No one believes it could happen to them -- a fire in the data center. But all it takes is a malfunctioning power supply or an improperly maintained AC unit and your job and your data center is literally up in smoke.
Belts disintegrate, components burn out, and the only thing between you and disaster is your fire suppression system.
At the recent Data Center Decisions conference in New York, panelists and attendees weighed in on the best methods for fire suppression in the data center -- sprinklers versus clean agent, a fire suppressing gas. The consensus was equally mixed -- both approaches had pros and cons.
But follow-up discussions with fire suppression experts determined one method is not enough to keep your facility safe and equipment functioning. You need both.
Bob Opkins, senior safety representative at JM Family Enterprises Inc., is responsible for data center fire suppression at the Deerfield Beach, Fla.-based automotive services company. He uses clean agent with sprinklers as a backup.
"The dry system acts a lot quicker than water. It's activated by smoke," Opkins said. "The sprinklers are activated by heat. It kicks on when the dry system doesn't work."
It's obvious, IT pros don't want water on their equipment. But Opkins said about seven years ago, experts determined that if you cleaned up the water right away, the equipment would be fine. But most people wouldn't want to take the chance.
Bob Burkland, president of Orion, Mich.-based
"That's a false sense of security when a data center manager looks up and sees only sprinklers. When those go off, you've got a whole lot of problems," Burkland said. "If you've ever seen a sprinkler discharge that has been installed for a while, it's not clean water. It's sewer water."
So what are your options for fire suppression in the data center?
There are two kinds of water-based systems, wet pipe and dry pipe. Wet pipe has water in the pipes at all times, while dry pipe only has water in the system when the valve is released. Preaction is an approach that combines dry-pipe water suppression with smoke detection.
According to fire suppression expert Lance Harry, business development manager at Clifton, N.J.-based Kidde Fenwal Protection Systems, the upshot of water-based systems is familiarity.
"Local authorities are very familiar with those systems, and it's easier for local inspectors or fire marshals to sign off on them," Harry said. "People understand that water is a good fire suppressant. It's a known element."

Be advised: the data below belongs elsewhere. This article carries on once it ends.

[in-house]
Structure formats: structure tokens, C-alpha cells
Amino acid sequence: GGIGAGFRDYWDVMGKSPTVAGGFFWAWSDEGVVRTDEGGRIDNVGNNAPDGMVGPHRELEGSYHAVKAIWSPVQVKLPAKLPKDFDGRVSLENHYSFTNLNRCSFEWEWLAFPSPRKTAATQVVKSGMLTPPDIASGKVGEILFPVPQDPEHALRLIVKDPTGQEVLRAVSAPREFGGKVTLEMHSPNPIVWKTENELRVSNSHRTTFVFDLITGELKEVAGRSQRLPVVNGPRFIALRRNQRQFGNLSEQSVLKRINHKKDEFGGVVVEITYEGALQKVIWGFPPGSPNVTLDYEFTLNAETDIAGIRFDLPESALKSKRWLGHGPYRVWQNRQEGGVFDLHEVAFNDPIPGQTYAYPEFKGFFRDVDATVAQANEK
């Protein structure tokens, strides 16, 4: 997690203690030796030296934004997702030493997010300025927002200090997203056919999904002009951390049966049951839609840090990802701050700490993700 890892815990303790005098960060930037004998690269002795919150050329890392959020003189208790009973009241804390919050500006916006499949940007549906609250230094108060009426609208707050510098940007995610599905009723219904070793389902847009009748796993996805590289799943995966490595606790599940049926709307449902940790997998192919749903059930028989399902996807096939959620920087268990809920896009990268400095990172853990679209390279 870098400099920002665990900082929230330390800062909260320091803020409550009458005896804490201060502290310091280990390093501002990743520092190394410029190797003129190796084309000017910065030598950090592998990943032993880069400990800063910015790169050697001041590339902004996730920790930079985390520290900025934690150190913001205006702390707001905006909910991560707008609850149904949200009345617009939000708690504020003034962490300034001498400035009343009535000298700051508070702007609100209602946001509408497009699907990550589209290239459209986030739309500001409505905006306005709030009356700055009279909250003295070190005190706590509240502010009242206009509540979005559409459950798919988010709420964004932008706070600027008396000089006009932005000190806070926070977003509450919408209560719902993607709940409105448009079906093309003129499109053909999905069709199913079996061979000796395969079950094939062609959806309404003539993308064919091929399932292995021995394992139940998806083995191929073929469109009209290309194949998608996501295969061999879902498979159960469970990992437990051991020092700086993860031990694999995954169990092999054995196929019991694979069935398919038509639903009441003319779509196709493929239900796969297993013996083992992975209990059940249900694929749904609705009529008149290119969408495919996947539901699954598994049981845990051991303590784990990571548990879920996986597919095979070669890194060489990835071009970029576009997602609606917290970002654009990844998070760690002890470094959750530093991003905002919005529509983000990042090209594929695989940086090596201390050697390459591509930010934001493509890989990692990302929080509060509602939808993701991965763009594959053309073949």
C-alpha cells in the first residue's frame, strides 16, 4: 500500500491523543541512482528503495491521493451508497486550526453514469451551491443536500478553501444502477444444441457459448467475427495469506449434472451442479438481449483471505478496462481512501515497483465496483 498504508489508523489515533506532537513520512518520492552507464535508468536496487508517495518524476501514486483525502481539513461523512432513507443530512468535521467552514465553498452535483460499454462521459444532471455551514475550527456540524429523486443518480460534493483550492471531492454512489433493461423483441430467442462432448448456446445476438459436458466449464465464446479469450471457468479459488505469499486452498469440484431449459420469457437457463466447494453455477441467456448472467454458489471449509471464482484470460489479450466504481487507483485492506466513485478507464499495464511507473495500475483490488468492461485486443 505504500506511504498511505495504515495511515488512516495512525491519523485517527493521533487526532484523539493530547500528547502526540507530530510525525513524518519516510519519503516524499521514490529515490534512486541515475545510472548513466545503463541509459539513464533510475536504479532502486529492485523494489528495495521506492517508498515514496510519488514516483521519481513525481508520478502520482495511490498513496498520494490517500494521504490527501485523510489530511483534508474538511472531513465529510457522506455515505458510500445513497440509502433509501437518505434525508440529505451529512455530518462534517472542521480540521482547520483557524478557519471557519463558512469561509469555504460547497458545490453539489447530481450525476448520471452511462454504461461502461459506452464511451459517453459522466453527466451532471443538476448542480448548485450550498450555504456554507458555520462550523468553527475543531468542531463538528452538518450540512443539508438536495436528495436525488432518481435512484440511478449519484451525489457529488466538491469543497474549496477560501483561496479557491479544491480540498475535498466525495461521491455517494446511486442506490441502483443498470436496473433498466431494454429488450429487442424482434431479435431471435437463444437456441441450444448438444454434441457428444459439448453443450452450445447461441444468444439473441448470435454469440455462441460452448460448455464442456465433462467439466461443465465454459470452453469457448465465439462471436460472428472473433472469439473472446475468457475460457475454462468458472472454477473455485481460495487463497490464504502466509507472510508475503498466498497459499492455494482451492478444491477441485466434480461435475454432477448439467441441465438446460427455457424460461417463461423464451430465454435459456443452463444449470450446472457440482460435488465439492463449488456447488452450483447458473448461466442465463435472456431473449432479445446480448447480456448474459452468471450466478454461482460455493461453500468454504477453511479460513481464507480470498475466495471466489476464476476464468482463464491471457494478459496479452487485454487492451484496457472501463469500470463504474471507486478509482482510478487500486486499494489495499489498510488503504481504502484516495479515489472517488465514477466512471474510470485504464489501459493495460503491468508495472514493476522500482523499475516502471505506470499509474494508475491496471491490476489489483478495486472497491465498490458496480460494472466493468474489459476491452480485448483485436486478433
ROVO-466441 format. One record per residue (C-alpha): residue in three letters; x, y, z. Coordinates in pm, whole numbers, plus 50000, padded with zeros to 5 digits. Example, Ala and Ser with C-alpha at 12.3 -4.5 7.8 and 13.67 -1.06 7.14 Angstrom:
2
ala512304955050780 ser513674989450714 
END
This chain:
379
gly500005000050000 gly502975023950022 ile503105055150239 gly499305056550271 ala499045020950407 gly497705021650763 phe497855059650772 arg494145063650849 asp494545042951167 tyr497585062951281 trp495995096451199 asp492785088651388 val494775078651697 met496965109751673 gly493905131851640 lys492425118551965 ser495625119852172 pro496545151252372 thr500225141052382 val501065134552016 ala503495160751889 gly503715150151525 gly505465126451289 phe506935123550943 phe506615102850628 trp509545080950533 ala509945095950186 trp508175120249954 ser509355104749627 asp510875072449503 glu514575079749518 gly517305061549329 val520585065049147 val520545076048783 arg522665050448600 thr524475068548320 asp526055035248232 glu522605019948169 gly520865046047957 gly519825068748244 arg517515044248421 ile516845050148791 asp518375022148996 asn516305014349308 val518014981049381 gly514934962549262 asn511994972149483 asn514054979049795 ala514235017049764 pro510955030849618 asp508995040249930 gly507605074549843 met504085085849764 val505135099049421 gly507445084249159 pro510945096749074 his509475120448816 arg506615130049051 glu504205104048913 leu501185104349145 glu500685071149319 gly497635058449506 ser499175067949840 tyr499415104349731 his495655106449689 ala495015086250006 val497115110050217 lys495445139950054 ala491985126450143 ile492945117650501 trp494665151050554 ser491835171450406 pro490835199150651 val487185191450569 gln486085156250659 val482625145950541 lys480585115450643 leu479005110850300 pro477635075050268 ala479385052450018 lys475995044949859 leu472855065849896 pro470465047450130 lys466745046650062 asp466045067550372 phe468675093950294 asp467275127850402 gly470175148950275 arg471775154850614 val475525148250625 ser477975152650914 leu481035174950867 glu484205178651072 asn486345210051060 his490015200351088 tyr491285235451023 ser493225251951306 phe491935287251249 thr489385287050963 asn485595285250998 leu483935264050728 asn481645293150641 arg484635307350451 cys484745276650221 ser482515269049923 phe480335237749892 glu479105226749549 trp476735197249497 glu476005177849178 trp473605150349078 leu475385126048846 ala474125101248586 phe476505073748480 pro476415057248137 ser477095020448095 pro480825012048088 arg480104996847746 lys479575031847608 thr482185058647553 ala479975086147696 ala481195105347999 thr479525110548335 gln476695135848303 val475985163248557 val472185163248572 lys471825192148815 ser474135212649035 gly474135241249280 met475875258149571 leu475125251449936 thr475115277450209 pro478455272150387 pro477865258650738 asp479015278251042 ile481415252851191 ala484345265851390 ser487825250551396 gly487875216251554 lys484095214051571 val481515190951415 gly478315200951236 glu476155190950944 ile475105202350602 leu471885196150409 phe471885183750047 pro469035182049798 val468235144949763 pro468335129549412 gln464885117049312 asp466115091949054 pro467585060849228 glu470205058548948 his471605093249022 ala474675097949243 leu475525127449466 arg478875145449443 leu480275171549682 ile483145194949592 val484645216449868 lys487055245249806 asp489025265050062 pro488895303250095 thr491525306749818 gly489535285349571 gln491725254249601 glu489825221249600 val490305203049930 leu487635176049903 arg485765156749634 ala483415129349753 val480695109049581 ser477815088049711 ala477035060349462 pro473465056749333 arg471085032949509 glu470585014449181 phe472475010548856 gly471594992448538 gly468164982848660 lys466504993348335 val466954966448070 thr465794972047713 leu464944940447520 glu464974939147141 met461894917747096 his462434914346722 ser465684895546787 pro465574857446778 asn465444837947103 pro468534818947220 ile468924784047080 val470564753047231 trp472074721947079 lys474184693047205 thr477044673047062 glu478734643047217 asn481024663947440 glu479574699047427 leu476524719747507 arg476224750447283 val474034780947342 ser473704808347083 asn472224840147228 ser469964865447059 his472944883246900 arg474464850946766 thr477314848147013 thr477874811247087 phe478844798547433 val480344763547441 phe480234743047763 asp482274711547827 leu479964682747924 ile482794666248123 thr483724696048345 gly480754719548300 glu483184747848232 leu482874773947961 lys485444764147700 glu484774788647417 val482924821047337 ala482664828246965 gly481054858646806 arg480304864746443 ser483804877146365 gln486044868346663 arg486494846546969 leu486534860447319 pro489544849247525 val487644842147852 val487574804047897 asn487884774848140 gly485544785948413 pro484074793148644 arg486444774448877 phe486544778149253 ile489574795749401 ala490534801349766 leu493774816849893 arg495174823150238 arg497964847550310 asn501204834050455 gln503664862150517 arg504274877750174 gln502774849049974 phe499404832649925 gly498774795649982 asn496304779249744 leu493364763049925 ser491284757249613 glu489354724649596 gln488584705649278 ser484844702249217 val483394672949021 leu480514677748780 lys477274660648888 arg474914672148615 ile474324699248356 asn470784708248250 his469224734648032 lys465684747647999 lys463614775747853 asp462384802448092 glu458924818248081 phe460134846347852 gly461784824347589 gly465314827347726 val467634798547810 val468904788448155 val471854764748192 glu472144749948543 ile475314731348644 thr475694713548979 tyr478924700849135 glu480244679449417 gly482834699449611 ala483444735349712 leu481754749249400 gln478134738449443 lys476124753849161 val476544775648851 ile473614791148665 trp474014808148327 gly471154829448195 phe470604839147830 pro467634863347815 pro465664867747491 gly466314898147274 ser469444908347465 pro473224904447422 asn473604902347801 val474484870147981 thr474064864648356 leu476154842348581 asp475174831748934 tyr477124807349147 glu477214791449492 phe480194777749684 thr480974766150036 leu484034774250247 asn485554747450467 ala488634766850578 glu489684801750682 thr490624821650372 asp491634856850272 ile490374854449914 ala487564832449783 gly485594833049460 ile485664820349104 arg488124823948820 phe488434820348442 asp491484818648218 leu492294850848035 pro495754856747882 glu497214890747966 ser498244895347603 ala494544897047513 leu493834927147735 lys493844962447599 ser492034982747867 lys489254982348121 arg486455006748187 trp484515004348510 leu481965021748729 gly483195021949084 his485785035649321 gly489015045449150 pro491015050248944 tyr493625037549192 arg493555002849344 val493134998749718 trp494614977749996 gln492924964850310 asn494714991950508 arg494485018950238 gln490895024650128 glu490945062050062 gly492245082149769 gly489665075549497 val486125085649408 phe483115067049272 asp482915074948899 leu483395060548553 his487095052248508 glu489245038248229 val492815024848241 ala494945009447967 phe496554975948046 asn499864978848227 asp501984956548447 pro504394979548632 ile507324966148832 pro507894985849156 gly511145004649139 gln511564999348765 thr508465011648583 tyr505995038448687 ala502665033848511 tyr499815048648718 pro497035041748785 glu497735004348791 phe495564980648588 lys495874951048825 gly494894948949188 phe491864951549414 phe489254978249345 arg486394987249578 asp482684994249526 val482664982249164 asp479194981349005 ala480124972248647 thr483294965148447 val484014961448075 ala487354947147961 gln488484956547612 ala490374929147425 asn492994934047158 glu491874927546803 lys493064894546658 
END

Also, cost is an issue, since it's generally the least expensive option.
What's the downside? Water and servers don't mix. Though there are products available to shield the cabinets from water.
But Harry warned, "If you have a fire in a cabinet, you wouldn't want to shield it."
Halon, a chemical suppressant, popular in the 1970s and 1980s, was banned in 1987 as an ozone depleting substance.
Today, Halon systems are grandfathered in. You couldn't buy a new Halon system, but existing systems are legal in the U.S., and they can be recharged, although it is getting harder. Many manufacturers are no longer supporting Halon systems and the cost of maintaining and recharging Halon systems is getting harder to predict, according to Harry.
"I would recommend replacing a Halon system today, or start budgeting for it," Harry said. "You don't want to replace a $100,000 system. But what if you have a discharge and can't recharge it? Then you have to replace [the Halon system]. You want to be able to do it on your own terms."
Today, the most common waterless agent used is a gas called FM200.
The major pro of FM200 is that it's safe. People can be in the room when it goes off and it's totally benign to electronic equipment, according to Harry. Also, nothing can get inside and around components like a gas.
The downside to FM200 is cost. It's more expensive than a sprinkler system and a little more expensive than Halon. Also, it doesn't have a totally clean environmental profile. While FM200 does not deplete the ozone, it is a greenhouse gas producer that contributes to global warming.
Regardless of the system, data center managers need to have some kind of plan in place, and should test discharge sequences, batteries, pull testing and the rest of the system, according to National Fire Protection Association code and the local fire department.
According to Burkland, the loss history in the data center space is very good, meaning the risk of fire is fairly low. But many fires aren't reported and that can lead to a false sense of security.
"What is your downtime worth?" Burkland asked. "What's going to happen to you if you're down a minute, an hour or a week?"
Let us know what you think about the story; e-mail: Matt Stansberry, News Editor